Here’s one sportfishoes will love.
Sea Fox is a name not many in the Australian boating community would be familiar with, but that is about to change. The company was established in 1957, in the US town of Charlestown in South Carolina and boasts more than 50-years of boat building experience. Since 2003, the Sea Fox brand in the States has undergone extensive change from the ground up and despite what you may read on some websites about older models of Sea Fox boats, the new models are a far superior product to the old tubs they used to produce.
Sea Fox boats come in a variety of configurations and sizes with centre consoles from 16 to 26ft making up the bulk of the model list. Three models of walk-around (starting at 21ft and finishing with a sizeable 25 footer) are also available, as are Bay Fishers from just shy of 18ft to a shade over 22ft. Dual consoles, essentially a bowrider configuration with a walk-through windshield, are available in two models from 21ft to 23ft.
By fishing the new-generation Sea Fox 206 centre console at Port Stephens in the 2008 Trailerboat Fishing Competition, we were able get an honest feel for the boat and used it extensively, both inshore and offshore. We towed the boat up the day prior on a Dunbier trailer and, as expected of a new trailer, it performed the task with no problems, even with a full tank of fuel courtesy of our friends at BRP, who filled the entire 246lt fuel tank for us after fitting a brand new Evinrude 150hp E-TEC. Thanks BRP!
Handling the conditions
Day one saw us up at 5am and straight out to the islands surrounding Port Stephens to catch snapper. The wind was relatively light, but the small NE-swell against an outgoing tide made the seas stand up at the shallow mouth of the inlet. This produced a short sharp wave, which isn’t overly forgiving or comfortable in any boat. The closeness of the waves produced a jarring ride, but the 206 handled the conditions and rode well at a moderate speed. We found the bow a little light and therefore bouncy when heading into the waves, but by using the trim tabs to get the bow down reduced its tendency to bounce.
During the course of the weekend in choppy conditions, we found that driving the boat with the bow down offered a more comfortable ride, albeit slightly less fuel-efficient. But this was negated by the fact that the 150hp Evinrude is so fuel-friendly.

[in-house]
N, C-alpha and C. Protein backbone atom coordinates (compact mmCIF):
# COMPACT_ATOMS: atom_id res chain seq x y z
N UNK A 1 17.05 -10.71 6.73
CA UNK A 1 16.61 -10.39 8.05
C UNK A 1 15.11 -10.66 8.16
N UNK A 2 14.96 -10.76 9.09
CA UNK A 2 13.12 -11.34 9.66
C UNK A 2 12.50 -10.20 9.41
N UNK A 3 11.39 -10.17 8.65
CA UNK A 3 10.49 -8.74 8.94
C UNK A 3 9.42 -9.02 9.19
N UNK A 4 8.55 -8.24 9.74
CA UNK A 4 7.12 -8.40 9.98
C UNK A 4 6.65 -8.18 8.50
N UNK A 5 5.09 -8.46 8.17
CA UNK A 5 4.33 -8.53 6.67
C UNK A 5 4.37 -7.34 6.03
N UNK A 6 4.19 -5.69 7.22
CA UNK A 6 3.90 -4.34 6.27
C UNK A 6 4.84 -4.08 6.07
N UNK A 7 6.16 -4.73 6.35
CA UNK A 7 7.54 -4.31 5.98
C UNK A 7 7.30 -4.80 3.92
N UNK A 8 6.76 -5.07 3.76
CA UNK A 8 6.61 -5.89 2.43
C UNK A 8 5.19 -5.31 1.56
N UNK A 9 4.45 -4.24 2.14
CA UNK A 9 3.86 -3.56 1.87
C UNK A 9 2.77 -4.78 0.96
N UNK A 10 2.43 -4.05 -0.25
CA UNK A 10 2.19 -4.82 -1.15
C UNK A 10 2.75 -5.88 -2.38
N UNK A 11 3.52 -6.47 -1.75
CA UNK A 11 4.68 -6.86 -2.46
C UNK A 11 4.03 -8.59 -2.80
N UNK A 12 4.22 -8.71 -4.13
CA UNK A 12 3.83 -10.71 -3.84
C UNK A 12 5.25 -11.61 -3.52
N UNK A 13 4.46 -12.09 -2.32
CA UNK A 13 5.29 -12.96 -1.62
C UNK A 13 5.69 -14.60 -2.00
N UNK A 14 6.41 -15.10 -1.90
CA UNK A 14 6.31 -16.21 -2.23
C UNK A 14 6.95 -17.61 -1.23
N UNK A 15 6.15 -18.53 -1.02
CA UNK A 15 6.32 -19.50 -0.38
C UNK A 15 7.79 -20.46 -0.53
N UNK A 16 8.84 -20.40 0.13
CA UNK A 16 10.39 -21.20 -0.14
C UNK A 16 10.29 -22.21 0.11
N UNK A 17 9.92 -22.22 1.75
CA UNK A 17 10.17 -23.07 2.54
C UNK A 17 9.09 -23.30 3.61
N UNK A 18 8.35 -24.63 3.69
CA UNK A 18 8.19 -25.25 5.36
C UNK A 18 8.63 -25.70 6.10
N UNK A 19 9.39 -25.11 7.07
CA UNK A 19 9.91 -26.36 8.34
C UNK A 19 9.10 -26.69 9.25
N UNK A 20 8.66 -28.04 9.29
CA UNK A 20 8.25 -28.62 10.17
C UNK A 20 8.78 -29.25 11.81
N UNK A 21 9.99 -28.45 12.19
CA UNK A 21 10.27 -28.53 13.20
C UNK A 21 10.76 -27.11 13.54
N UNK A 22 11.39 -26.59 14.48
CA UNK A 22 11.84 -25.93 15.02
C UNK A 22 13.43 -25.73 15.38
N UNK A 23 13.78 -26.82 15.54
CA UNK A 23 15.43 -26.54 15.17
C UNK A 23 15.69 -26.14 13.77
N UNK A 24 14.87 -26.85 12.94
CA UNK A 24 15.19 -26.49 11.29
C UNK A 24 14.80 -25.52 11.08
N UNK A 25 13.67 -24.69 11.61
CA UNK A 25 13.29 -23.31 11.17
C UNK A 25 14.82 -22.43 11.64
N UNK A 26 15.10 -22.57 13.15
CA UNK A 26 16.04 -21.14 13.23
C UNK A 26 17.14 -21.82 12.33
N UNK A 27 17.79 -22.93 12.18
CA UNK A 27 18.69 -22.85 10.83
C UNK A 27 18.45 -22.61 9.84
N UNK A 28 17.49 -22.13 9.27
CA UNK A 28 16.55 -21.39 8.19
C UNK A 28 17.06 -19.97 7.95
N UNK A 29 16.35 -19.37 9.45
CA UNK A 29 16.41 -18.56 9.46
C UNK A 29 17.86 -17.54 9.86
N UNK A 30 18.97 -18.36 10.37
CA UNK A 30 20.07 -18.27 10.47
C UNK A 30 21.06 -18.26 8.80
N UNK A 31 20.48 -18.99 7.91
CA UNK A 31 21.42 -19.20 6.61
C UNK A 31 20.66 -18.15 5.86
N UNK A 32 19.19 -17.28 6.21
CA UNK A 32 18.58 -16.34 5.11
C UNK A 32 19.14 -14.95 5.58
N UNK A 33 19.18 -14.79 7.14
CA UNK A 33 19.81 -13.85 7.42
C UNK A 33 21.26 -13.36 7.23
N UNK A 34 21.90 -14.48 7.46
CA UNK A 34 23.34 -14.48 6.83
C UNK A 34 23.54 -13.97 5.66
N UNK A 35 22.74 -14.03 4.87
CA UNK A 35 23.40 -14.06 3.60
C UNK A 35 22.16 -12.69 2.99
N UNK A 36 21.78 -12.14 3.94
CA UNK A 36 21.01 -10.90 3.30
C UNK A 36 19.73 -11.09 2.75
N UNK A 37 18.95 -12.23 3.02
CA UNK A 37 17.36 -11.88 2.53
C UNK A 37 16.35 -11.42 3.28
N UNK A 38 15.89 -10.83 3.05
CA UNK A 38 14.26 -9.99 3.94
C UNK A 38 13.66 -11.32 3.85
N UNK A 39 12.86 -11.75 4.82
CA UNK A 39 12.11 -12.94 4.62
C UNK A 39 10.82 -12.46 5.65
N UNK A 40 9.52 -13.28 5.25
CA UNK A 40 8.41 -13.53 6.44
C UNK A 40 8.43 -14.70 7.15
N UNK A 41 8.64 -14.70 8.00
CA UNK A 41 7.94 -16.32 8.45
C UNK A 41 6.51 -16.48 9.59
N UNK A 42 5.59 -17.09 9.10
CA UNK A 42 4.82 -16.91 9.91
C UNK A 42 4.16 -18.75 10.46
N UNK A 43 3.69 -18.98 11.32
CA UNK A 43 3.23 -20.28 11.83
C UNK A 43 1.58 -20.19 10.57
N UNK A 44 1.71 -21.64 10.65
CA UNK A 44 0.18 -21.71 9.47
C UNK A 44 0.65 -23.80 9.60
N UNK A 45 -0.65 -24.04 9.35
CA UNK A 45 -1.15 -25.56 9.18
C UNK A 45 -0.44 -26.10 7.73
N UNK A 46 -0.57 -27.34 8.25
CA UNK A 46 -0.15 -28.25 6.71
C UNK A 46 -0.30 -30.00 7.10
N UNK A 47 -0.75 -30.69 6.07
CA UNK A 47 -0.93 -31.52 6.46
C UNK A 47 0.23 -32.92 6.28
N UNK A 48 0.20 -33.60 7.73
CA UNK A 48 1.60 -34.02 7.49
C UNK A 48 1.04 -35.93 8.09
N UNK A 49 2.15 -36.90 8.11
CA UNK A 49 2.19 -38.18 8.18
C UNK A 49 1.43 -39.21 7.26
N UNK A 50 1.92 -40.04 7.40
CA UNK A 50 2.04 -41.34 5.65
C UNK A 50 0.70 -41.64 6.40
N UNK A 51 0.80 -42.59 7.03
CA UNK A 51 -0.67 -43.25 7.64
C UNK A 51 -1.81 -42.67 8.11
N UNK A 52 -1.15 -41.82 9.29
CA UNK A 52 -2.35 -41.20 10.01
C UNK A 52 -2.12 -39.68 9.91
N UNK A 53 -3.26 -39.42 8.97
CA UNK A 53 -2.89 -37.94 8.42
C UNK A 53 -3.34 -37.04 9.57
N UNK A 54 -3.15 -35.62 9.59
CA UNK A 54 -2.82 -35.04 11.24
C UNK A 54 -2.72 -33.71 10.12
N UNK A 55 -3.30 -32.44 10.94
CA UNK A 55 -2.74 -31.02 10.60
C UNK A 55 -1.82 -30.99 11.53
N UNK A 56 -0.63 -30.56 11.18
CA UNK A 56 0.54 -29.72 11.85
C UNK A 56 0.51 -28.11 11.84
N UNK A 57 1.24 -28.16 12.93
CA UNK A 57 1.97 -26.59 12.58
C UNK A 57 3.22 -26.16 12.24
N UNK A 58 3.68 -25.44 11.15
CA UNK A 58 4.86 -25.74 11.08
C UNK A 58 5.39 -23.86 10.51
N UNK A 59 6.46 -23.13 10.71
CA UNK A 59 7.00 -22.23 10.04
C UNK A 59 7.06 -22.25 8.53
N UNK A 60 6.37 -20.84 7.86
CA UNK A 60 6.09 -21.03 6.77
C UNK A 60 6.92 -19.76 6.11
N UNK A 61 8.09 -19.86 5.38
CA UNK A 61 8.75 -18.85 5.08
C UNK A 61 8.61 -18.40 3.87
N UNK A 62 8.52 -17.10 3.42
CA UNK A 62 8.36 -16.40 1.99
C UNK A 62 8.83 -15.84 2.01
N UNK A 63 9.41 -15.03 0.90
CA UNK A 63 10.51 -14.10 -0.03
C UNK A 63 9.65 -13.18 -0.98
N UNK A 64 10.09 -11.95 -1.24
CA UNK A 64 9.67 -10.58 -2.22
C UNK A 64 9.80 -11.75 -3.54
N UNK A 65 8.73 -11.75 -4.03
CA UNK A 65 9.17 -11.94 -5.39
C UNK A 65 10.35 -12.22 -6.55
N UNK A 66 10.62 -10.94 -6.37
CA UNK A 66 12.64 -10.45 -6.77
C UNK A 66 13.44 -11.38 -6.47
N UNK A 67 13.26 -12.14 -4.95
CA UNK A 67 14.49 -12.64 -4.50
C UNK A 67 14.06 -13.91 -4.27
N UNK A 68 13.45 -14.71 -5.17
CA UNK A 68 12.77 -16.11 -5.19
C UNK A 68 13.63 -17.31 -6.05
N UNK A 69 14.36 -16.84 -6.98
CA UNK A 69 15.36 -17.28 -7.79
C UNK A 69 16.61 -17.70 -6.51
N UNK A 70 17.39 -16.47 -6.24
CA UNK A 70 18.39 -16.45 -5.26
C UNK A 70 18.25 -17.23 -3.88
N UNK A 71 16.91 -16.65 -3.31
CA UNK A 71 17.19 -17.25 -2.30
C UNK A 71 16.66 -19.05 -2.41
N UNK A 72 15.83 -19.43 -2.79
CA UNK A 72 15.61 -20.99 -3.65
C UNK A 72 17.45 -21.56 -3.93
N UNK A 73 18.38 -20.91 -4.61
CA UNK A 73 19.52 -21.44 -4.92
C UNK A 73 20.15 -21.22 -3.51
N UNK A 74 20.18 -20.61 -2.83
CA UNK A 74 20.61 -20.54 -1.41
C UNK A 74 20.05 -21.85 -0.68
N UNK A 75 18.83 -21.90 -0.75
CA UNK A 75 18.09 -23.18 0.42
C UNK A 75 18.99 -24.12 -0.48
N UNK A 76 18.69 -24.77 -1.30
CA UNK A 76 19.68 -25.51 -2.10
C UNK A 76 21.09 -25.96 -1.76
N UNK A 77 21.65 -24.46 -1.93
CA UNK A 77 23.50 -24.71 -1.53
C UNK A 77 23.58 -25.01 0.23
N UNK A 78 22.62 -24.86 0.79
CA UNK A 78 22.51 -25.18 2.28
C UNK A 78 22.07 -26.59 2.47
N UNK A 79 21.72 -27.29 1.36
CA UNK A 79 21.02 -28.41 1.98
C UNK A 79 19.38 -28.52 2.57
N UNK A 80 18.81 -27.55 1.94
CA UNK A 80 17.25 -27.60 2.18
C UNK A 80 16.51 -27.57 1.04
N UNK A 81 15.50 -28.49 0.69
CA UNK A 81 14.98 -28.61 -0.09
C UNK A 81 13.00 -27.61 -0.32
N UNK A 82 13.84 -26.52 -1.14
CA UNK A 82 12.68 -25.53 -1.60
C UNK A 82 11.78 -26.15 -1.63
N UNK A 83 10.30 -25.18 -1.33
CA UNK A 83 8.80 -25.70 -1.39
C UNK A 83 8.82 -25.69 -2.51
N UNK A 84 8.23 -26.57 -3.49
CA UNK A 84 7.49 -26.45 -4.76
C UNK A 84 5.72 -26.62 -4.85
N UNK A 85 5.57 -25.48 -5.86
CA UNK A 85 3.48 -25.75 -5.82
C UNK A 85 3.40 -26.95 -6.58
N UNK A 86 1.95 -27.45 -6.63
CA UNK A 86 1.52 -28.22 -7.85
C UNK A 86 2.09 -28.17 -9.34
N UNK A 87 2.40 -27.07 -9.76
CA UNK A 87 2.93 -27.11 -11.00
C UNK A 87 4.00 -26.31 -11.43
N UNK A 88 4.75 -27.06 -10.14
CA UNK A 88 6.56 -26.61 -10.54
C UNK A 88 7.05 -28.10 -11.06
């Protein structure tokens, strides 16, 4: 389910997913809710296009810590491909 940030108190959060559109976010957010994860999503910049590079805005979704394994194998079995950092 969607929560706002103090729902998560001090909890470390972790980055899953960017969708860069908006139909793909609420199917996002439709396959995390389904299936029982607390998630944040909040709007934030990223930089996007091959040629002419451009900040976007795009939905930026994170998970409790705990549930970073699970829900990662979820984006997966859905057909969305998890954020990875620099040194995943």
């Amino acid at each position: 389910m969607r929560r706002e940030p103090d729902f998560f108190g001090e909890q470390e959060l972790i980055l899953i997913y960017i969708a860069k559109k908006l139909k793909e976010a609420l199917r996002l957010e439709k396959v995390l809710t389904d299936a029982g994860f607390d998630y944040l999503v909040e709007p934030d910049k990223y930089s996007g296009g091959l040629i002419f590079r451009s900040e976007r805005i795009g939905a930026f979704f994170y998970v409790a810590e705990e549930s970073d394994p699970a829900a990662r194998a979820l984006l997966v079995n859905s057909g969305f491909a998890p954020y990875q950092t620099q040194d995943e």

The driving position is comfortable and well protected behind the curved windshield, though I did find the top of the windshield to be right in my line of view when standing, my gargantuan co-captain had no such problems. The helm seat is fitted with a footrest, which folds away when standing and the grab-bar for the passenger is a welcome addition. The ‘standard’ steering wheel provides good manoeuvrability and is fun to use, because it features a technically named ‘turning knob’ providing quick transition from lock to lock.
The dash console is large enough to mount electrics, we had a Lowrance 27c chartplotter/sounder, Navman 27meg and VHF radios fitted and still had space left over. There’s a watertight compartment on the portside of the driving position and moulded cup holders to the starboard.
The boat’s constructed with no wood and is promoted by Sea Fox as being “rot free”, but it’s the standard inclusions this boat offers where the real value lies. The test boat came with a plumbed-live well at the transom on the portside with the option of another on the starboard. The deck-wash is handy and the Esky (strapped down under the helm-seat) is a brilliant idea that wastes little usable deck space. The two rod-storage compartments (one under each gunwale) are handy, as are the four rod holders behind the helm seat and six other around the gunwale and transom, although we would have liked to see more forward of the helm.
The Sea Fox is an entry-to-mid level marque and the finish of the boat is not up to the standard of much more expensive brands such as Boston Whaler. That said, stainless components are used throughout and extend from cup holders, rod holders and latches to pop-up cleats.
The gelcoat is finished smoothly in all areas, but unfortunately, the finish inside the console (which is spacious and features a portable toilet) is let down by the vinyl backing covering the helm wiring-looms. This is fixed in place with Velcro, which attaches itself, albeit not very well, to the carpet on the inside walls of the console. Once the pockets are full, it tends to lift away very easily.
Fishing with three relatively large lads on one side was comfortable: one at the front, one at the helm and one at the rear. Tangles were non-existent and once a fish was hooked there was no extreme tipping as three excited anglers curiously peered over the side to see what would come up.
The coamings are a good height to lever against and you are able to get your feet under them in the rear two-thirds of the boat. Forward of the helm there are no coamings as such, but the deck height is comfortable. All seating comes with optional cushions making trips to fishing grounds luxurious for all crew.
The Sea Fox is comfortable and handled the conditions much better than some boats we have been in. It’s true this boat is not as finely finished as some more expensive brands, but does it have to be ? It is a well-appointed boat capable of running to the shelf if need be, but in our opinion would be more comfortable for inshore sportfishing with some estuary work.
The crossover appeal of this boat cannot be underestimated. The toilet onboard and plenty of seating makes it capable of doubling as the family runabout. You’d be hard pressed to find a similar-sized boat with a better price per foot of useable space.
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